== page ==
I admit we paid a lot to get those kicks
and free beer at the cabin after, watching
the sun set. Later, someone by the fire asked
a question: What is the glory of God?


Here, as in other poems, Poch addresses ecological concerns and the coping mechanisms Americans adopt to sustain familiar lifestyles. Elsewhere, he juxtaposes the corporate language that characterizes university life with the lyric descriptions of a child who “takes her time here on the oak floor after breakfast” and “calls herself the candlelight maker,” drawing out a game to stall her father’s departure. “Playing Hello Kitty Bingo Before the Merit Committee Meeting” is one of several strong poems about fatherhood in which the poet’s tenderness toward family is a striking feature. The poet notes the way that worlds collide: “She doesn’t understand the symbolism / of a door of light minutely moving on the floor. / She doesn’t care for incentivizing service / and doesn’t grasp, like us, the sad term, research.” Playfully satirical in its intent, the poem expands beyond its ostensible subject, musing on the gift of imagination (the artist’s stock-in-trade) that the wider culture often aims to crush. Other poems in a similar vein, such as “Pegasus” and “Punctuation on the Devils River,” offer  bemused reflections on the poetic vocation that add a welcome note of levity to the collection.

In the two-part “Horses and Sawhorses,” Poch opens with the twelve-line vision of an Andalusian horse, the Spanish breed whose historical utility in diplomacy and war is widely known: “Morning lifts the mist while Andalusians / whinny furiously afar their controlled / and hysterical cries.” Poch foregrounds the breed’s strength (as well as the odd contrasts of equine evolution), noting “the neck rippling… / …in a famous, furious arc,/the polished neck as formidable / as the flashing shins are fragile.” The section’s last lines underscore the horse’s martial qualities: she has eyes of lightning, her breath thunders, she “lords it over” beach or mountain, even “knocking down the stars with her hooves.” From this mare (or nightmare?), Poch turns in part two to the “rickety [plywood] sawhorses” supporting a plywood plank where a poet spreads out the pages of a book under way—both deflating reference and amusing wordplay on types of “horses.” In examining his own vocation as a maker, he recalls God’s scolding of Job, which the King James version gives as follows: “Hast thou given the horse strength? has thou clothed his neck with thunder?” If we know (or look up) the reference, the Old Testament thunder that joins Andalusian horse to God’s reproach is apparent; in humility, Poch offers, “I hold my head lightly like the reins. / How can I magnify the Ancient of Days?” (The latter phrase is the name for God used in the book of Daniel.) Here, then, the poet acknowledges the connection between the practice of his art and the practice of his faith: “My lines lie trampled like grass where / deer lie down by day. And it is night.” The Andalusian horse that Poch glimpsed on a trip to Spain becomes, finally, a means by which to acknowledge the beauty and power of Creation and of his duty as an artist of faith to place his creative work in perspective.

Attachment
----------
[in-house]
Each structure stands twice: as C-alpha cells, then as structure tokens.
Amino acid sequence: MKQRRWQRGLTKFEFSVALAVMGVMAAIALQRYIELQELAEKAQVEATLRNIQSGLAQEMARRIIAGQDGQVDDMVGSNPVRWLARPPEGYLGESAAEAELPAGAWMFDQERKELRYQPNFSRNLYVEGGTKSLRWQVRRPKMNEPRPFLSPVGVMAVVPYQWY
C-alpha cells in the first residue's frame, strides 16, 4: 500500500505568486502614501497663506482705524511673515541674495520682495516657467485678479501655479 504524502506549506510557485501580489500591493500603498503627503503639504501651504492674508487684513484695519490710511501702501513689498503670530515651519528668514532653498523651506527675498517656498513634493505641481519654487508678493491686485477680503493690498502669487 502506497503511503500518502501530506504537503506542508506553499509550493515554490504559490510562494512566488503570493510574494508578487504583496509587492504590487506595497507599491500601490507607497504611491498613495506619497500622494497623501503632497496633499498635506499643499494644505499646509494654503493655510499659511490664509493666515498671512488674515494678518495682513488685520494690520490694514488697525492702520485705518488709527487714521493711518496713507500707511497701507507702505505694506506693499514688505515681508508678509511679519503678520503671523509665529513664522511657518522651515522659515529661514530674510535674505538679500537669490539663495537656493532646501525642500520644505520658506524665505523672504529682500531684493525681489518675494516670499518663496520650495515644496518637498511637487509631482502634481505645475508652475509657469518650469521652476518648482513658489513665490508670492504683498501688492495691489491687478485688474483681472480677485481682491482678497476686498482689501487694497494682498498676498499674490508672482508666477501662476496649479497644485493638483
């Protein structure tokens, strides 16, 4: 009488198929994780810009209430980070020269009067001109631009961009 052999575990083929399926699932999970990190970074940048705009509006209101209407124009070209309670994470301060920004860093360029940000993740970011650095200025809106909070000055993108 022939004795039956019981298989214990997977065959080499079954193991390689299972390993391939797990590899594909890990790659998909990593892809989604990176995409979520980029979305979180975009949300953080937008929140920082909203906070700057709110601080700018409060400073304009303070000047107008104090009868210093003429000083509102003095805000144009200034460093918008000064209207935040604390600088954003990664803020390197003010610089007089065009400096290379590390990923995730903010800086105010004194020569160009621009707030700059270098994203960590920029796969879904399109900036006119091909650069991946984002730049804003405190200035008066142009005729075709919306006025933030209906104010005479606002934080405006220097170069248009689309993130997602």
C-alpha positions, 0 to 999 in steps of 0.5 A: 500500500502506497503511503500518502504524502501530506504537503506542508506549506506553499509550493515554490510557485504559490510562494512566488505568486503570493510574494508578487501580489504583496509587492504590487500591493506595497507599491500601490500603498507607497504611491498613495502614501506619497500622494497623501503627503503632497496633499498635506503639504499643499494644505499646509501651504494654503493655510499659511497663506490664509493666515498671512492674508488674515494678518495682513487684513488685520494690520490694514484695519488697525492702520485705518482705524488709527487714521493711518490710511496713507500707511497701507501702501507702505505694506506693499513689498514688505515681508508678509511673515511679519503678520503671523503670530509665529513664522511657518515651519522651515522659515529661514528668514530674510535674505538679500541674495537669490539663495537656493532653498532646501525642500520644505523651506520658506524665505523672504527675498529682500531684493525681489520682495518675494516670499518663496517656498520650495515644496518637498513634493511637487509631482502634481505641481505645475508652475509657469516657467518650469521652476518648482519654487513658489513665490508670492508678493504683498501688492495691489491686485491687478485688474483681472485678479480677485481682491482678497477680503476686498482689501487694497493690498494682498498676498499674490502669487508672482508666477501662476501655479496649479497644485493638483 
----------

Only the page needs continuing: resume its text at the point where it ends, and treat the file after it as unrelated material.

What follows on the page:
Throughout Texases, Poch weaves seamlessly between formal verse and free; his affection for the bonds of family and community run deep. His gratitude for the natural world’s abundant beauty is powerfully evident, particularly in the many poems that pay tribute to rivers—time’s passage, flowing and flown—suggesting the promise of further fine ecological poems. Though deeply rooted in the temporal, Texases also aspires to the transcendent, exploring love in its many forms—filial, familial, erotic. In “Crush, Texas,” one of the book’s outstanding sonnets, a nineteenth century publicity stunt engineered by railway agent William George Crush forms a metaphorical counterpoint to eros. “Why don’t you put on that antique swallow necklace / before you dress and come downstairs for breakfast?” the speaker proposes, confessing that the “thought of that pendant makes my hands nearly reckless / for balance, to become the ambidextrous / beloved who loves to lose at Os and Xs” (the poems lines appear as wings). With children asleep, there’s no better time:

………………………………………… Come down. Come here. Perplex us
with swallows, voracious with your reflexes,
…..with the crush of you in the terrible state of Texas
…..…..that like a staged train wreck (in a good way) wrecks us.


Poch’s work embodies a powerful range of moods that make him a companionable tour guide; his verse shines with clear-sightedness, beauty, charity, and grace. Ultimately, Texases showcases the work of a gifted poet whose vision is connected to the place he’s made his home, a place whose past and present offers potent insights for our time and times to come.